The Wall Street Journal reports that Sen. Tom Carper’s (D-DE) state-based public option compromise is gaining steam among moderate Sens. Ben Nelson (D-NE) and Kent Conrad (D-ND):
The Delaware Democrat’s plan won praise from some in his party Tuesday as a way of bridging differences among them. “Conceptually, having the states take responsibility makes a great deal of sense,” said Nebraska Sen. Ben Nelson, a key voice for moderate Democrats. “It is important that we really take a close look at this.” He noted that states are already in the health-insurance business because they administer Medicaid and other federal-state programs. Mr. Nelson said state health plans could compete alongside the nonprofit cooperatives. Another Democratic centrist, Sen. Kent Conrad of North Dakota, said the Carper proposal was “very constructive.”
The compromise may make “constructive” short term political “sense”, but cutting a public option 50 different ways won’t lower health care premiums or change delivery patterns. Carper’s proposal would “allow states to individually decide whether to create a private-insurance competitor such as a government plan and a nonprofit insurance cooperative, or to open up state-based insurance pools for government workers to every resident.” But in the 30 states that already provide their employees with coverage through so-called mini public options or co-operative options, health care costs have not decreased. They’ve increased. The coverage may be good, but the price is still unaffordable.
The problem is, when you slice a robust Medicare-like public option 50 different ways, you rob the plan of any real ability (i.e. market clout) to lower health care spending or change the way care is delivered. For instance, if you replaced the national Home Depot corporation with a network of 50 loosely connected stores and then forced those individual businesses to negotiate independently with suppliers and develop their own delivery systems, costs would only increase. It’s by banding together as a single entity that large corporations are able to deliver services more efficiently and pass on the savings to their consumers. The same is true of Medicare and the national public option: its national structure is essential to delivering quality care more efficiently and streamlining delivery-system reforms.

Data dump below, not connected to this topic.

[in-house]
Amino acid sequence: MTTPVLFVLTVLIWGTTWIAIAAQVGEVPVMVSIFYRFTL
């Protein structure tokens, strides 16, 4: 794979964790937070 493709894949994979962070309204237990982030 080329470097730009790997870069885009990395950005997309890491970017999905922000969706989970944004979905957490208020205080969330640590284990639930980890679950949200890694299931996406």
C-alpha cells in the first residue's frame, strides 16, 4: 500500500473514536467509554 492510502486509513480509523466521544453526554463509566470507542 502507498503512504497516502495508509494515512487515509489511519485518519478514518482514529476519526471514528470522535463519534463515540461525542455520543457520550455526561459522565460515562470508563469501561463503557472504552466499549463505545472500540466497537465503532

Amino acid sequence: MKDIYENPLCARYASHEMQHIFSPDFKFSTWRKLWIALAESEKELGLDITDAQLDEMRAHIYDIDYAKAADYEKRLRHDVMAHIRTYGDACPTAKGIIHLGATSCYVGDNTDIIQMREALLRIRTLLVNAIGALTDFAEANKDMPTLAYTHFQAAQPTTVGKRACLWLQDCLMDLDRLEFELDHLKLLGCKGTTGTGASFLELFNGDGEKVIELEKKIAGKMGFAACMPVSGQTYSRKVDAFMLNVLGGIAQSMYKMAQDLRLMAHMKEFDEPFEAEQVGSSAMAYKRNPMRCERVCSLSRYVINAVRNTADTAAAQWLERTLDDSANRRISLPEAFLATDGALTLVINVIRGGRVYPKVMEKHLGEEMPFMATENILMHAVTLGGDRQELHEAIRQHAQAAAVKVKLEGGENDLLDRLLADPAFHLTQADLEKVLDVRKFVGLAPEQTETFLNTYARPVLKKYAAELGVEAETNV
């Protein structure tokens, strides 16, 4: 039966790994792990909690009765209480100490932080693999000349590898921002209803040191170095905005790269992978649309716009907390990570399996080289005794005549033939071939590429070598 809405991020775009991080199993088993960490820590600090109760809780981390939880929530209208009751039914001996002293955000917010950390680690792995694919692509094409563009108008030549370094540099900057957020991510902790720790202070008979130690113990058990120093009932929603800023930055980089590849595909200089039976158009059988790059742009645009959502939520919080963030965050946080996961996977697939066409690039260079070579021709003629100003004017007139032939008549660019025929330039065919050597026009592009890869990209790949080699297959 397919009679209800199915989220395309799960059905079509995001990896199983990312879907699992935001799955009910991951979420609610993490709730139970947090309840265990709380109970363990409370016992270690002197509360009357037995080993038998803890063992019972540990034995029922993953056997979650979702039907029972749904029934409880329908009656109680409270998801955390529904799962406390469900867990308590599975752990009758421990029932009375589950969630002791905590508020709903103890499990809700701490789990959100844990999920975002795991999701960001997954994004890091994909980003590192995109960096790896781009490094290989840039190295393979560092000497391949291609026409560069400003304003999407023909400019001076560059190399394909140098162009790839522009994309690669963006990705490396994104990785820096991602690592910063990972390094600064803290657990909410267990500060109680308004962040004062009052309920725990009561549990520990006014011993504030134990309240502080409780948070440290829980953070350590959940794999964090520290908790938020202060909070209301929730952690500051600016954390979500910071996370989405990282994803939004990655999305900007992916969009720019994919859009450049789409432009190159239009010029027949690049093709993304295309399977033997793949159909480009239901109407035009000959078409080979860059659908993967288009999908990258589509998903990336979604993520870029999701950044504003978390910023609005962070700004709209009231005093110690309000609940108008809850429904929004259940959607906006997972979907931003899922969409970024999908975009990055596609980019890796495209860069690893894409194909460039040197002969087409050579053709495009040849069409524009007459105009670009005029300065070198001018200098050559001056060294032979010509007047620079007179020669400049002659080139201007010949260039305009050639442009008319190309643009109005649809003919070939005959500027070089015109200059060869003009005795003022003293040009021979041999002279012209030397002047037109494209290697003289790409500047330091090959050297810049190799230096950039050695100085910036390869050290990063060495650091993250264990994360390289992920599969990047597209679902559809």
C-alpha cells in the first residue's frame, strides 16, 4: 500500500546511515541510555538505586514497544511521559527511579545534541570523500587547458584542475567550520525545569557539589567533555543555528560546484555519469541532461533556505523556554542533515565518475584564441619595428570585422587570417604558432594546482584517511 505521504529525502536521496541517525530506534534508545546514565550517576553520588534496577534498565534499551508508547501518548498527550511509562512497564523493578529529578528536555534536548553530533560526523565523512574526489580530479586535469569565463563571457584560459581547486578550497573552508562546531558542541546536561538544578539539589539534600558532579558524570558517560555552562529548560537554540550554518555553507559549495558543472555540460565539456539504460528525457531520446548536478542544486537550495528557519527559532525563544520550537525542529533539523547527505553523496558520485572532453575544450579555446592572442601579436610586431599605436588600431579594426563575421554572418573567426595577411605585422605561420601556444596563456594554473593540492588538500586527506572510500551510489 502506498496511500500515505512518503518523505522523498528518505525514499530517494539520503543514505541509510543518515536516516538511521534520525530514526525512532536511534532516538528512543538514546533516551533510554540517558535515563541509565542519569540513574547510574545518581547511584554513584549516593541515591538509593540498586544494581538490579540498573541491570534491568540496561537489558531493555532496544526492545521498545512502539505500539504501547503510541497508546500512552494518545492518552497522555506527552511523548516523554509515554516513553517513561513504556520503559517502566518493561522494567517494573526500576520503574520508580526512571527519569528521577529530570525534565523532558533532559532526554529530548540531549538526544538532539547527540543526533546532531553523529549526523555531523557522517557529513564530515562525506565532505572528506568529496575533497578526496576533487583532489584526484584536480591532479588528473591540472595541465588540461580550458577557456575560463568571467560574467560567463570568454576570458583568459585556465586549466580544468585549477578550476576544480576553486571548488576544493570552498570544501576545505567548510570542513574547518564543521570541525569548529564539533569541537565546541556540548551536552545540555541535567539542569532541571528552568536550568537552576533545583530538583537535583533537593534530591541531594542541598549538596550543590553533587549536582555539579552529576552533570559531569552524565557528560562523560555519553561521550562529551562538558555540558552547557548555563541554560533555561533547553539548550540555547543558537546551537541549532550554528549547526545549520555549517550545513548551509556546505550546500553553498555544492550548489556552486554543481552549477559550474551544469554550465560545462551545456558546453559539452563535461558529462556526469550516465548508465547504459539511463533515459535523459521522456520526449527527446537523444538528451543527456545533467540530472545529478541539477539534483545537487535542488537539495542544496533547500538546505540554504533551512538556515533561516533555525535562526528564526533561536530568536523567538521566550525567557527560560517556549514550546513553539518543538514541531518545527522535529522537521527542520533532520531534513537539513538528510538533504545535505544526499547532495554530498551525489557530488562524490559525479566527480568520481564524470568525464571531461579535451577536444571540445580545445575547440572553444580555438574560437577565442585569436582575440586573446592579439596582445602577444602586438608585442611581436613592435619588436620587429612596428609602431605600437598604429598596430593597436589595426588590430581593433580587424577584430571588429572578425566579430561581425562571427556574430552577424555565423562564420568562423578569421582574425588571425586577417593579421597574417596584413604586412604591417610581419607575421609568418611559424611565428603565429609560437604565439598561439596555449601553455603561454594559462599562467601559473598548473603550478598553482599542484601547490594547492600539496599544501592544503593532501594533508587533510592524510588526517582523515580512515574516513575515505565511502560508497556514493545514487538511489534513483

Stripping the national public option of its national structure establishes a mere shadow of a public plan. Replacing a national public plan with a network of state-based options isn’t a compromise that sacrifices the means to achieve the same ends. It’s a compromise that sacrifices the ends.
I’m not arguing that a public option should take over the market. I realize that the Home Depot example could be used to justify private industry consolidation. But we’ve seen over 400 health care mergers in the last 10 years and premiums have increased nearly four times faster than average U.S. incomes. Private insurers have stomped out any meaningful competition and have stopped negotiating with providers on behalf of their beneficiaries.
I’m arguing that a national not-for-profit public option would have no incentive to increase costs. In fact as a self-sustaining entity (funded by premium dollars), the public plans would have to maximize efficiency. That kind of model could inject real competition into health insurance markets, forcing private insurers to lower their costs and adopt more efficient business practices.